However, I was pleasantly surprised when I tried some still relatively inexpensive, but genuine manufacturer servos.  In this case, they were Tower Pro.  They exhibited basically zero backlash (as the potentiometer is tightly coupled to the output shaft), and accuracy within 1 degree for most of the scale.  As I'm using a 2:1 drive, that puts the overall accuracy at about 2 degrees.

There would need to be compensation for linearity if I used these for absolute positioning and temperature/timing issues could cause drift, but the nature of this task is relative if approached correctly.  You pick up a part, rotate, check the positioning, and then rotate it relative to the previous position.  This pattern will inherently correct for drift related errors.  They should perform that task just about as well as the common Nema 8 stepper solution.

Another caveat is that if the requested motion is less than 2 degrees, the servo sometimes doesn't move at all.  So I'm anticipating needing to code a minimum move size which backs off and then rotates to the target to compensate.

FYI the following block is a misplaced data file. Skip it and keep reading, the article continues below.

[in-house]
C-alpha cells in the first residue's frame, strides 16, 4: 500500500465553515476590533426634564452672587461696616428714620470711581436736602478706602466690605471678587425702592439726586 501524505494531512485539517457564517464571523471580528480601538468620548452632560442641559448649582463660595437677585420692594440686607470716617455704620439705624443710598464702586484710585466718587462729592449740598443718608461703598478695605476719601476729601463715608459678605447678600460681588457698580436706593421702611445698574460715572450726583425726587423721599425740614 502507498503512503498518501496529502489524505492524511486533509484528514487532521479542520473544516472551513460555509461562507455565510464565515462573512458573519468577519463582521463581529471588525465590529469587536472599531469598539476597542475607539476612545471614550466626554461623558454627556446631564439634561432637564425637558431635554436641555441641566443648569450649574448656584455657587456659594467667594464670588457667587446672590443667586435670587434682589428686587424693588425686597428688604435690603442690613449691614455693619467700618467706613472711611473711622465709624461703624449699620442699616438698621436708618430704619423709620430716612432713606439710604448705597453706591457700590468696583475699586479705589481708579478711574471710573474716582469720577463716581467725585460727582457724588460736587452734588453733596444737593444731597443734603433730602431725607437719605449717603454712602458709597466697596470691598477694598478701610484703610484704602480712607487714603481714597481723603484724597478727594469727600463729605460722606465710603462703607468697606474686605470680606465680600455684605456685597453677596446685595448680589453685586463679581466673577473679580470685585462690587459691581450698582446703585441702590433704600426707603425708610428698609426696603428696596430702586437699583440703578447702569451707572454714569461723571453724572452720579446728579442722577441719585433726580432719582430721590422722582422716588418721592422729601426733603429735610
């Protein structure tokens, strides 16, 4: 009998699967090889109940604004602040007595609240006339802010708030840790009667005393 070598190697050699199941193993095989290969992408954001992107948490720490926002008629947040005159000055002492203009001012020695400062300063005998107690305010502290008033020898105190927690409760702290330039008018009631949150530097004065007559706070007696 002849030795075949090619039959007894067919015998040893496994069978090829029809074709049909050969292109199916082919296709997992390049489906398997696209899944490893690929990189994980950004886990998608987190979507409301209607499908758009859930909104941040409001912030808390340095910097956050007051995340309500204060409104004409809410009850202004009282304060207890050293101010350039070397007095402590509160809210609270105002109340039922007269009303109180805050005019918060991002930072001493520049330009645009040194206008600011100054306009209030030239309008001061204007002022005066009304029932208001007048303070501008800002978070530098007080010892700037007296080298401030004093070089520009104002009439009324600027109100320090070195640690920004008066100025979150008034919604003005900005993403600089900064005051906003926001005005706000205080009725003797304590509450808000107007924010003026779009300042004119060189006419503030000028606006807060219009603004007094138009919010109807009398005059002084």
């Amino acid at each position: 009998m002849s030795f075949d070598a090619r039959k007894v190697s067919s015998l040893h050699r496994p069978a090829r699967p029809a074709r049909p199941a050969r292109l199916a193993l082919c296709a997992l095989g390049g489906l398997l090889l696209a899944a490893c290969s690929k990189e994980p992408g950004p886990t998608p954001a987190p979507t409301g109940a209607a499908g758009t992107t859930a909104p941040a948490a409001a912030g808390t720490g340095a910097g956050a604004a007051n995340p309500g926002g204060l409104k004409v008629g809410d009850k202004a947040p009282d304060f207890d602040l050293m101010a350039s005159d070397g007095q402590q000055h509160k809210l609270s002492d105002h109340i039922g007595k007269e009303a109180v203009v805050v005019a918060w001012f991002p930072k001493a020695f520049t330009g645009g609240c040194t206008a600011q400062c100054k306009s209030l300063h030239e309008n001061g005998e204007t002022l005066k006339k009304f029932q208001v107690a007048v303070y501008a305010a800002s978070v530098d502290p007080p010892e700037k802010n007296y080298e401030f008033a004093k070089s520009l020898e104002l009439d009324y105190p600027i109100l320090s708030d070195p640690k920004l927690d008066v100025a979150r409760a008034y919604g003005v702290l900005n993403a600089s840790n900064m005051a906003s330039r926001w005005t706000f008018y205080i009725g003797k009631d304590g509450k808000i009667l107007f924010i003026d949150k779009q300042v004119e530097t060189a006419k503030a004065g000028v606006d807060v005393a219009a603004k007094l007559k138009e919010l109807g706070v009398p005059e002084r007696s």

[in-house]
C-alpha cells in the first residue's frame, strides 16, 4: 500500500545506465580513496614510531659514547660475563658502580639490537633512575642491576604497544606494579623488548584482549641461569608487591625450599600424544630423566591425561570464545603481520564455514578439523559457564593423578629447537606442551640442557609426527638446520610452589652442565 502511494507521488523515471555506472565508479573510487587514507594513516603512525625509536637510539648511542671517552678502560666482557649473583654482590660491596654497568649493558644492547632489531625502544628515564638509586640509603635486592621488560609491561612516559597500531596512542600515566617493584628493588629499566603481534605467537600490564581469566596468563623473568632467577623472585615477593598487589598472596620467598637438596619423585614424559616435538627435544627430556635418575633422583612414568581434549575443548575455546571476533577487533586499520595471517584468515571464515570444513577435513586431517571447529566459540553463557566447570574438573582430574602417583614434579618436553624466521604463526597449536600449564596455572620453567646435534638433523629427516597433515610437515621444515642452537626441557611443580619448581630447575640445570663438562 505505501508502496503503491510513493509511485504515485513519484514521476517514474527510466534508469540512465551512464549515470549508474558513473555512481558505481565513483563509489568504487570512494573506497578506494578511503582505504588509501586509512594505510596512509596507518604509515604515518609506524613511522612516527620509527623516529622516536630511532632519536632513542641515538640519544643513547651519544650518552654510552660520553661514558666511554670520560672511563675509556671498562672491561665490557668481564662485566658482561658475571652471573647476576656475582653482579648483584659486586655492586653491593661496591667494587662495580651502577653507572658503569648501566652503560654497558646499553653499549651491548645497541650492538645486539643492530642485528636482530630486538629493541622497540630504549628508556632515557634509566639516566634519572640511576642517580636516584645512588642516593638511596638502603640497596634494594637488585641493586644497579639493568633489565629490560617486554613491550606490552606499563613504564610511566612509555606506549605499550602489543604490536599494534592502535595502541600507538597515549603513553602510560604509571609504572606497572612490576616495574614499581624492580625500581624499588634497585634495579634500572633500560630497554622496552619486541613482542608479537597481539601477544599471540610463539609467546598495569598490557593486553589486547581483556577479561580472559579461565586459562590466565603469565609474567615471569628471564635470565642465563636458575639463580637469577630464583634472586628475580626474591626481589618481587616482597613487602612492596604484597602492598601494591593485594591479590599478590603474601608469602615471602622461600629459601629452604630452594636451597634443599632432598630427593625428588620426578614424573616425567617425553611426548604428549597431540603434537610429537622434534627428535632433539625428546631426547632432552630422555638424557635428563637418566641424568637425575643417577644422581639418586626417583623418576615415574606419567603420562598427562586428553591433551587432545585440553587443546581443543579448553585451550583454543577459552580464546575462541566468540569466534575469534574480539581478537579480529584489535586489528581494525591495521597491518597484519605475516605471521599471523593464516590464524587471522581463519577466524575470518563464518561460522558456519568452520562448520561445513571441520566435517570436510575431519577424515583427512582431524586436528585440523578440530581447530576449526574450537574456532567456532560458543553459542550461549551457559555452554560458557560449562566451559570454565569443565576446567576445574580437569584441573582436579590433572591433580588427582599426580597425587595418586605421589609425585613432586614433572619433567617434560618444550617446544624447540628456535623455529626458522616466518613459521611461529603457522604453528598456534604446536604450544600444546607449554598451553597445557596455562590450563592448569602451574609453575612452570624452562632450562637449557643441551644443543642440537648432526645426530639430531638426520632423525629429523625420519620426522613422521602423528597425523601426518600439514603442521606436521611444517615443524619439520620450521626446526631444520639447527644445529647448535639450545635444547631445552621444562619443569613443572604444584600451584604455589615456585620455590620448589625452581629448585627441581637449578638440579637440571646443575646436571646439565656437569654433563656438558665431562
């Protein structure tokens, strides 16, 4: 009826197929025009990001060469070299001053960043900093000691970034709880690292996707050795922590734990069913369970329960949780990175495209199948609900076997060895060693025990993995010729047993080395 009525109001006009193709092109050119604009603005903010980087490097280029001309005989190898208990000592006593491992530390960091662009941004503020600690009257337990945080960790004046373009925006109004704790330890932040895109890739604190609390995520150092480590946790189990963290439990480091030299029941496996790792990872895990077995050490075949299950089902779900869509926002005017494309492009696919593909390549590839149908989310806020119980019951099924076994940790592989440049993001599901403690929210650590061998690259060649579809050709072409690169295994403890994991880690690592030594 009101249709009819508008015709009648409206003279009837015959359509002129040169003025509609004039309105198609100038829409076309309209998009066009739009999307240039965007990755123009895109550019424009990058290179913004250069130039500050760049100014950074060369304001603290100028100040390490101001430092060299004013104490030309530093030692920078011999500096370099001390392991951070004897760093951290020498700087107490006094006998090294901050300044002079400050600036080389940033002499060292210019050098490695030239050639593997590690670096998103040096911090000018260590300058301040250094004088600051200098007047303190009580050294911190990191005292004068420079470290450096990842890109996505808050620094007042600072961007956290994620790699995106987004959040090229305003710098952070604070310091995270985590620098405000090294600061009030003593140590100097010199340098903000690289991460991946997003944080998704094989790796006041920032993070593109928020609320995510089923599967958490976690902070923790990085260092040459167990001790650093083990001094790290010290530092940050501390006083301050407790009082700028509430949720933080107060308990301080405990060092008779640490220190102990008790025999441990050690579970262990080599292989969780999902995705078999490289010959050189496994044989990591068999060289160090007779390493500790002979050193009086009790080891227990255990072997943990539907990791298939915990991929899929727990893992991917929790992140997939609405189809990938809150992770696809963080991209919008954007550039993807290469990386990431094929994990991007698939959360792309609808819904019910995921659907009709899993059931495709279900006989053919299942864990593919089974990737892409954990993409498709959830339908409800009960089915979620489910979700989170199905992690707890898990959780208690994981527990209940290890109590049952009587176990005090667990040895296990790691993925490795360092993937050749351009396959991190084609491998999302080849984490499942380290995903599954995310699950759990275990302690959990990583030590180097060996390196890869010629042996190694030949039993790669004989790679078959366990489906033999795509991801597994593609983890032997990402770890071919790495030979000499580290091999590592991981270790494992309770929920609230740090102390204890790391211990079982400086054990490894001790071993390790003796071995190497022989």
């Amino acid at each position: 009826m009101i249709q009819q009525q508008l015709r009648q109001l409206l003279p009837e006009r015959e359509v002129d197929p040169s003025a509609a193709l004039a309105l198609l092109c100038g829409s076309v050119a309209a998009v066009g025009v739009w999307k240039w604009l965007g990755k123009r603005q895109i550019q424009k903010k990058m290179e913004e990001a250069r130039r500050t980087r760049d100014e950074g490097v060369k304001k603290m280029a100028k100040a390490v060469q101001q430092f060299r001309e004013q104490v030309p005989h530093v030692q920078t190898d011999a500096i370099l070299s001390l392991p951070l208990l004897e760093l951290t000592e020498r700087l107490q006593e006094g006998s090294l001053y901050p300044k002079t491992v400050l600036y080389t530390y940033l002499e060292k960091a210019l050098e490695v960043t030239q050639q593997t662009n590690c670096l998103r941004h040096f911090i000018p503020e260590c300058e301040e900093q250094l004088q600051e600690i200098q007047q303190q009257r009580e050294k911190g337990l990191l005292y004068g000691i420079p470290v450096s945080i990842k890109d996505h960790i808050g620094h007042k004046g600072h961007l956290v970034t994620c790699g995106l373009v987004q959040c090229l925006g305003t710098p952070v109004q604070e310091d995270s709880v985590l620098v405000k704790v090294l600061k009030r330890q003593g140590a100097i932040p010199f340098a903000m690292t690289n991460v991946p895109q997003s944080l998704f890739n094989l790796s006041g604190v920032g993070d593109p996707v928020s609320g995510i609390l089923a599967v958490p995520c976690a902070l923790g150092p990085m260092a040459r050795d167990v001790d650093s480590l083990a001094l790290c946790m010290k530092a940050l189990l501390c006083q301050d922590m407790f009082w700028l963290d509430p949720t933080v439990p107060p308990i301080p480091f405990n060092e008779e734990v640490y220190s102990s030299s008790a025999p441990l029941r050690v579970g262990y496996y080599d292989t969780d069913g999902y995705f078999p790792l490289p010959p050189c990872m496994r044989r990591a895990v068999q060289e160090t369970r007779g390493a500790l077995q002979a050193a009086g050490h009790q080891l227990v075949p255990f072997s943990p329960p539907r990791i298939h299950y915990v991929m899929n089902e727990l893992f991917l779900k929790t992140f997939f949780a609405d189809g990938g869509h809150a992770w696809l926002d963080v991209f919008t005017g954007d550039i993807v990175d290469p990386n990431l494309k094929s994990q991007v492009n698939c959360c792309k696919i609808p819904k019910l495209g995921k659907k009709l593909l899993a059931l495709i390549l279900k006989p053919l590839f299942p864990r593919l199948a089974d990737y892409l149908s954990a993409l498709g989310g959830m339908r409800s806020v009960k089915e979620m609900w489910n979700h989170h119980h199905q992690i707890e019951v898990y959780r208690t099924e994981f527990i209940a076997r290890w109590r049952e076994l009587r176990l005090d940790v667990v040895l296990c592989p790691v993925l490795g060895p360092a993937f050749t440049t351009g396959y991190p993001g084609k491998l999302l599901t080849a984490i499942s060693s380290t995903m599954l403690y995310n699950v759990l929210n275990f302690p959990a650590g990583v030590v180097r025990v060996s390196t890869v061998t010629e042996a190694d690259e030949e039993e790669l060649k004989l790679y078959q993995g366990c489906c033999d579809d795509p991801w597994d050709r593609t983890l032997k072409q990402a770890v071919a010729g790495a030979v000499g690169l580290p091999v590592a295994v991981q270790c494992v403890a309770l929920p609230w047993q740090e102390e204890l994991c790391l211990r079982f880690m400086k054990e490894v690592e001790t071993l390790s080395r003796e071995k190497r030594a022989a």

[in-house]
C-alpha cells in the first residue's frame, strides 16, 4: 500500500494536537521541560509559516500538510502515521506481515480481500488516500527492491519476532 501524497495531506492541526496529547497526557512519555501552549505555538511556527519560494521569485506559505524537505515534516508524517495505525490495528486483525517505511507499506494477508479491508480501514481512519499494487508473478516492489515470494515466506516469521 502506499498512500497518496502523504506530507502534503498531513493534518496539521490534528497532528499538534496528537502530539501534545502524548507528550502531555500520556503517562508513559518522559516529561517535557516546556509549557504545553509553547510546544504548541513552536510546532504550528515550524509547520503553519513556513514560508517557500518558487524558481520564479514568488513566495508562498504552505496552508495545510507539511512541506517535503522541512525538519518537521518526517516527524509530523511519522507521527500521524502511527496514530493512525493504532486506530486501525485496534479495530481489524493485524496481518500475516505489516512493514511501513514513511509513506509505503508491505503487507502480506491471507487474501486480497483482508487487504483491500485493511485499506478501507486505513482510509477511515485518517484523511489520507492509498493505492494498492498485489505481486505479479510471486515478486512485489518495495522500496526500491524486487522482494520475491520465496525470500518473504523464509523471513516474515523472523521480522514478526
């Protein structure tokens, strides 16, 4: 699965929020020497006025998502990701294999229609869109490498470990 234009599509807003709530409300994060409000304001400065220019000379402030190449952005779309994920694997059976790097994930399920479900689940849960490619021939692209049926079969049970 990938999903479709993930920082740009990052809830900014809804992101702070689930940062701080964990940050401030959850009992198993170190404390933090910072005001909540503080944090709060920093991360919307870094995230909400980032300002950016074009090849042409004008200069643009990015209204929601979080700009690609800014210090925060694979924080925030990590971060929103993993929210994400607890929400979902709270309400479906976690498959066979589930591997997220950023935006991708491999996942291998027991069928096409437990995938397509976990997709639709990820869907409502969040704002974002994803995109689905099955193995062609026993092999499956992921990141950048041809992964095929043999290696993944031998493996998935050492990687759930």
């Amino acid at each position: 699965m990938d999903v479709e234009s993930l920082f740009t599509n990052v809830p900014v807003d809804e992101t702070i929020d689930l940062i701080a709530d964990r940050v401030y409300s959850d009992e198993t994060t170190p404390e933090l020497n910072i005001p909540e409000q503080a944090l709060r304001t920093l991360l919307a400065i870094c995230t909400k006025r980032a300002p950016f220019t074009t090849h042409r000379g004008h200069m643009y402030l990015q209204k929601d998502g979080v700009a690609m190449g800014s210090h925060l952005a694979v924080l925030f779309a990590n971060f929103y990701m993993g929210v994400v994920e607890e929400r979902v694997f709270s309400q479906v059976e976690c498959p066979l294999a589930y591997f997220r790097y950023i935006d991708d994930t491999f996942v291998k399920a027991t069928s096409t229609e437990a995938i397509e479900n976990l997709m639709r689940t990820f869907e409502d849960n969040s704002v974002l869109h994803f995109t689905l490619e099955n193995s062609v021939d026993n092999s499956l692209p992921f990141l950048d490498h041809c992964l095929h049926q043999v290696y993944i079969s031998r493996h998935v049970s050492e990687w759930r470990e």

Lastly, a flying bottom looking camera doing vision during moves requires special sauce to work in OpenPnP.  It does have a defined path for implementation though.

A couple of these things may require modifications to OpenPnP to work, but I think the result will be worth it.

  • Head assembly - Mechanical

    Daren Schwenke2 days ago 0 comments

    I believe I'm done with messing with the head.  

    Today I did a video of the current parts and assembled them, in 10 minutes.

    So here, I will answer the questions this will generate:

    No, I don't have a good supplier for the brass bits yet.  Everything I've found ready made for Luer lock fittings in metal, with a known ID, is huge and very expensive.  If you are ok with plastic and no ESD protection for your parts, then you can just clip the end off a 10ml syringe, put a bit of heat shrink on the stainless tube, and push it on.